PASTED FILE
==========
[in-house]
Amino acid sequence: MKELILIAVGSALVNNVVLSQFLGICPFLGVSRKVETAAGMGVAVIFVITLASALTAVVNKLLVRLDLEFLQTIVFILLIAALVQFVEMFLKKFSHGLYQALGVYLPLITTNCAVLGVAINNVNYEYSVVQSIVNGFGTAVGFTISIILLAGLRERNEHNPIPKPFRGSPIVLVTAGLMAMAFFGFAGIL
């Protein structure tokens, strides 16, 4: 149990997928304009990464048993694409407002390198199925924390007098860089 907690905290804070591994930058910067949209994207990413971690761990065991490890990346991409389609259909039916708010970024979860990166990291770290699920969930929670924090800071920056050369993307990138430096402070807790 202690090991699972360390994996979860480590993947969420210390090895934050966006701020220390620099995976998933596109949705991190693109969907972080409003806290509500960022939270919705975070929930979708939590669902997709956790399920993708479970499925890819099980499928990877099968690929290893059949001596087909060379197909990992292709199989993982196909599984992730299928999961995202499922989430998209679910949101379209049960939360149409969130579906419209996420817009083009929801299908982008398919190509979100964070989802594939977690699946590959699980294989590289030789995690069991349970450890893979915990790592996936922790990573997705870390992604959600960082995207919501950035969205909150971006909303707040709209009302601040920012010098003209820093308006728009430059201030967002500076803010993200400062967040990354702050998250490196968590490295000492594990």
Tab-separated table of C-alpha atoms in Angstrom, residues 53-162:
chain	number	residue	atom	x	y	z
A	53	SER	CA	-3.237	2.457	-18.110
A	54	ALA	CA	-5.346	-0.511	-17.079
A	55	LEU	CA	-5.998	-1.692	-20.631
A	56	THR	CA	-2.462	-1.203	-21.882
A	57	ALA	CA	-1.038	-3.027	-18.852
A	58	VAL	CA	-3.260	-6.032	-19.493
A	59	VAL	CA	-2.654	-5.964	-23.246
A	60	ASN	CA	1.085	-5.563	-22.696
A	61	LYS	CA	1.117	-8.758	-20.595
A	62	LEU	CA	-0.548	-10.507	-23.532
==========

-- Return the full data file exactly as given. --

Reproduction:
[in-house]
Amino acid sequence: MKELILIAVGSALVNNVVLSQFLGICPFLGVSRKVETAAGMGVAVIFVITLASALTAVVNKLLVRLDLEFLQTIVFILLIAALVQFVEMFLKKFSHGLYQALGVYLPLITTNCAVLGVAINNVNYEYSVVQSIVNGFGTAVGFTISIILLAGLRERNEHNPIPKPFRGSPIVLVTAGLMAMAFFGFAGIL
């Protein structure tokens, strides 16, 4: 149990997928304009990464048993694409407002390198199925924390007098860089 907690905290804070591994930058910067949209994207990413971690761990065991490890990346991409389609259909039916708010970024979860990166990291770290699920969930929670924090800071920056050369993307990138430096402070807790 202690090991699972360390994996979860480590993947969420210390090895934050966006701020220390620099995976998933596109949705991190693109969907972080409003806290509500960022939270919705975070929930979708939590669902997709956790399920993708479970499925890819099980499928990877099968690929290893059949001596087909060379197909990992292709199989993982196909599984992730299928999961995202499922989430998209679910949101379209049960939360149409969130579906419209996420817009083009929801299908982008398919190509979100964070989802594939977690699946590959699980294989590289030789995690069991349970450890893979915990790592996936922790990573997705870390992604959600960082995207919501950035969205909150971006909303707040709209009302601040920012010098003209820093308006728009430059201030967002500076803010993200400062967040990354702050998250490196968590490295000492594990």
Tab-separated table of C-alpha atoms in Angstrom, residues 53-162:
chain	number	residue	atom	x	y	z
A	53	SER	CA	-3.237	2.457	-18.110
A	54	ALA	CA	-5.346	-0.511	-17.079
A	55	LEU	CA	-5.998	-1.692	-20.631
A	56	THR	CA	-2.462	-1.203	-21.882
A	57	ALA	CA	-1.038	-3.027	-18.852
A	58	VAL	CA	-3.260	-6.032	-19.493
A	59	VAL	CA	-2.654	-5.964	-23.246
A	60	ASN	CA	1.085	-5.563	-22.696
A	61	LYS	CA	1.117	-8.758	-20.595
A	62	LEU	CA	-0.548	-10.507	-23.532